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India-Gods's Abode


FOOD AND THE BODY’S NEEDS

The question of food has been studied at length and in detail; the diet that helps children in their growth is generally known and it may be very useful to follow it. But it is very important to remember that the instinct of the body, so long as it remains intact, is more reliable than any theory. Accordingly, those who want their child to develop normally should not force him to eat food which he finds distasteful, for most often the body possesses a sure instinct as to what is harmful to it, unless the child is particularly capricious.

The body in its normal state, that is to say, when there is no intervention of mental notions or vital impulses, also knows very well what is good and necessary for it; but for this to be effective in practice, one must educate the child with care and teach him to distinguish his desires from his needs. He should be helped to develop a taste for food that is simple and healthy, substantial and appetising, but free from any useless complications. In his daily food, all that merely stuffs and causes heaviness should be avoided; and above all, he must be taught to eat according to his hunger, neither more nor less, and not to make his meals an occasion to satisfy his greed or gluttony. From one’s very childhood, one should know that one eats in order to give strength and health to the body and not to enjoy the pleasures of the palate. Children should be given food that suits their temperament, prepared in a way that ensures hygiene and cleanliness, that is pleasant to the taste and yet very simple. This food should be chosen and apportioned according to the age of the child and his regular activities. It should contain all the chemical and dynamic elements that are necessary for his development and the balanced growth of every part of his body. Since the child will be given only the food that helps to keep him healthy and provide him with the energy he needs, one must be very careful not to use food as a means of coercion and punishment. The practice of telling a child, "You have not been a good boy, you won’t get any dessert," etc., is most harmful. In this way you create in his little consciousness the impression that food is given to him chiefly to satisfy his greed and not because it is indispensable for the proper functioning of his body.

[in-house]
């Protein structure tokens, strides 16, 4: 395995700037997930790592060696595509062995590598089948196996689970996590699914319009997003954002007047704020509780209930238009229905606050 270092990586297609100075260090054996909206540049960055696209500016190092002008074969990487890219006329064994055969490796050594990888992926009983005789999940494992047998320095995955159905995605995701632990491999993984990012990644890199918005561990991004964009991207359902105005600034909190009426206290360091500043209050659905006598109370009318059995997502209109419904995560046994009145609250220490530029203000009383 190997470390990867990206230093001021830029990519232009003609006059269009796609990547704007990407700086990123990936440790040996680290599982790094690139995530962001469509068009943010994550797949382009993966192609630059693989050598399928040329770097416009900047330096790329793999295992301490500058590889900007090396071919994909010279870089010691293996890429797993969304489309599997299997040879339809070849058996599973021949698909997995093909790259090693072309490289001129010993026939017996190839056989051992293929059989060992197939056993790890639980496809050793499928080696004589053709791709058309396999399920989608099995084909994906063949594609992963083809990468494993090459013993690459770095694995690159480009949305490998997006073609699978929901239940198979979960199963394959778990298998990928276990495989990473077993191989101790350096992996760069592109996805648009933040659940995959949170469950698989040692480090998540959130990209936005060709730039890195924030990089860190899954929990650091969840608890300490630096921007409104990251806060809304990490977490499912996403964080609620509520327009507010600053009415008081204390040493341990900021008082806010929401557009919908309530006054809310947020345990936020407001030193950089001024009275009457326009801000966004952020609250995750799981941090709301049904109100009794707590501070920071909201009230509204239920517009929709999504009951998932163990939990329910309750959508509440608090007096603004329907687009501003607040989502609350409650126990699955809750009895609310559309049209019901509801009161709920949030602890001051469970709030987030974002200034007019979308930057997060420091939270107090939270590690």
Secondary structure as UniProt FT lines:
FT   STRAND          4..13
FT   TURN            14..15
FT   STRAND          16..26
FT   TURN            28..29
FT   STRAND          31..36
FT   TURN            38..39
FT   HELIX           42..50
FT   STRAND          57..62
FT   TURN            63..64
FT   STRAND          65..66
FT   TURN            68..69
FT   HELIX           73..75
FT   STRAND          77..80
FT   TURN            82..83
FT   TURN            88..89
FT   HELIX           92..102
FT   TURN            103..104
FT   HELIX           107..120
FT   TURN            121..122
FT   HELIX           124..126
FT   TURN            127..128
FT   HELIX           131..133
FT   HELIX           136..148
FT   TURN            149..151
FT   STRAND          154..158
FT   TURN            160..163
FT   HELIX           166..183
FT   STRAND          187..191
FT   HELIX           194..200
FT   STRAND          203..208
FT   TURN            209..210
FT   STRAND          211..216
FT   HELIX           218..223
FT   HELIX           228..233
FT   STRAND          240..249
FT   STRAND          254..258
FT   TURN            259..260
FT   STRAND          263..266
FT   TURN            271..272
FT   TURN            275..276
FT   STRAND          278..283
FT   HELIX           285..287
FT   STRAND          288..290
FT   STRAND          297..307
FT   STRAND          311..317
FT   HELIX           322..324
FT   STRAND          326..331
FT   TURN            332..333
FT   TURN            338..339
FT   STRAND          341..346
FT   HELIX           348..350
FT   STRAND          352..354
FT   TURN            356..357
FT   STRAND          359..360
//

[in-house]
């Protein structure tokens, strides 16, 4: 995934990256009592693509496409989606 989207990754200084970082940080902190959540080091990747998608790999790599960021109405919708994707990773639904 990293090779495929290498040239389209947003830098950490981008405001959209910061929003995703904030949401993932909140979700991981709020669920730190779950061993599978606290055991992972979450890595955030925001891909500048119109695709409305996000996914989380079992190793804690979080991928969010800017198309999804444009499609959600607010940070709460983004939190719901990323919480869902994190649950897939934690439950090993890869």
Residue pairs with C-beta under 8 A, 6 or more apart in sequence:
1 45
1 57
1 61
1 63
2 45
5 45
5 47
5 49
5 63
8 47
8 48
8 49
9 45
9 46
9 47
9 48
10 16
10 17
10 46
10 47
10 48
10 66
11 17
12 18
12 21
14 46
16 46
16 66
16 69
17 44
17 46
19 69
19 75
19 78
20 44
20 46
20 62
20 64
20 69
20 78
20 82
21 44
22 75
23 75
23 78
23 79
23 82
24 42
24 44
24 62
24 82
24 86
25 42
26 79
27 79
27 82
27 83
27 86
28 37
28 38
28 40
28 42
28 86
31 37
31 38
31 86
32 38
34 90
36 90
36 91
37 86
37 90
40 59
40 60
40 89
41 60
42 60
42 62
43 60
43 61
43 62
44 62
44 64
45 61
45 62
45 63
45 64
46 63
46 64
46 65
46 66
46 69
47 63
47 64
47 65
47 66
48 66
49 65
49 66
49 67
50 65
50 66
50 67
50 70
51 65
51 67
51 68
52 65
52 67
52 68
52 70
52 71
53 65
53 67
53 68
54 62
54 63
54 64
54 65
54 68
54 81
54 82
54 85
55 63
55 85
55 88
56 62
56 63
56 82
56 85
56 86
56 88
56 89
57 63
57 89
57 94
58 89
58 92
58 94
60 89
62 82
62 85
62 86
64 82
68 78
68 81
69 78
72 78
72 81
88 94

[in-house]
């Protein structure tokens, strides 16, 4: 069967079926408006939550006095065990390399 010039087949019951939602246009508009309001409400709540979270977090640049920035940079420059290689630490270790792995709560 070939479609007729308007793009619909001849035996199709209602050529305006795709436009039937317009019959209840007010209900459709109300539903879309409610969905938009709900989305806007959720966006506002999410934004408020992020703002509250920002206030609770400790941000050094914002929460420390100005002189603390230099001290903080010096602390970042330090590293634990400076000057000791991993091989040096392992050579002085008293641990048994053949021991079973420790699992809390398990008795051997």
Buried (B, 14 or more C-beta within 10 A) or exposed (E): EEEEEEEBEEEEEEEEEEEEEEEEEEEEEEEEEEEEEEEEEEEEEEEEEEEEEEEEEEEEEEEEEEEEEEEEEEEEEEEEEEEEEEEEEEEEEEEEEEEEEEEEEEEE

The Mother
(Ibid. Vol. 12, pp. 12-13; pp. 13-14)